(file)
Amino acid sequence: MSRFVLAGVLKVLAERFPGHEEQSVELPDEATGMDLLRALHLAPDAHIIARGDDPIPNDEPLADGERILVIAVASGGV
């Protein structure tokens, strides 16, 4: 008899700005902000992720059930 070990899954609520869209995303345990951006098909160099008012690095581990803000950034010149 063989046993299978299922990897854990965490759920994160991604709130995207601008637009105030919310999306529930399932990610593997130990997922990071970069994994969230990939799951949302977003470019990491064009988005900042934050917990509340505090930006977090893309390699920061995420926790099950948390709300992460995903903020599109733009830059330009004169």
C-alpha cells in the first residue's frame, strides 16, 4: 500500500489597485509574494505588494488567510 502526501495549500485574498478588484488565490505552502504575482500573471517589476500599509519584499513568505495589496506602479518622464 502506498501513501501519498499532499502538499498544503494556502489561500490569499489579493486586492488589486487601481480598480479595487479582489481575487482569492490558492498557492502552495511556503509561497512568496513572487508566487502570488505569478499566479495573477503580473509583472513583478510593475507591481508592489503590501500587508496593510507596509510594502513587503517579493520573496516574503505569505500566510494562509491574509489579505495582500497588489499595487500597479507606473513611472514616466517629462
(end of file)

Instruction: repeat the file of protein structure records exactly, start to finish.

Amino acid sequence: MSRFVLAGVLKVLAERFPGHEEQSVELPDEATGMDLLRALHLAPDAHIIARGDDPIPNDEPLADGERILVIAVASGGV
């Protein structure tokens, strides 16, 4: 008899700005902000992720059930 070990899954609520869209995303345990951006098909160099008012690095581990803000950034010149 063989046993299978299922990897854990965490759920994160991604709130995207601008637009105030919310999306529930399932990610593997130990997922990071970069994994969230990939799951949302977003470019990491064009988005900042934050917990509340505090930006977090893309390699920061995420926790099950948390709300992460995903903020599109733009830059330009004169």
C-alpha cells in the first residue's frame, strides 16, 4: 500500500489597485509574494505588494488567510 502526501495549500485574498478588484488565490505552502504575482500573471517589476500599509519584499513568505495589496506602479518622464 502506498501513501501519498499532499502538499498544503494556502489561500490569499489579493486586492488589486487601481480598480479595487479582489481575487482569492490558492498557492502552495511556503509561497512568496513572487508566487502570488505569478499566479495573477503580473509583472513583478510593475507591481508592489503590501500587508496593510507596509510594502513587503517579493520573496516574503505569505500566510494562509491574509489579505495582500497588489499595487500597479507606473513611472514616466517629462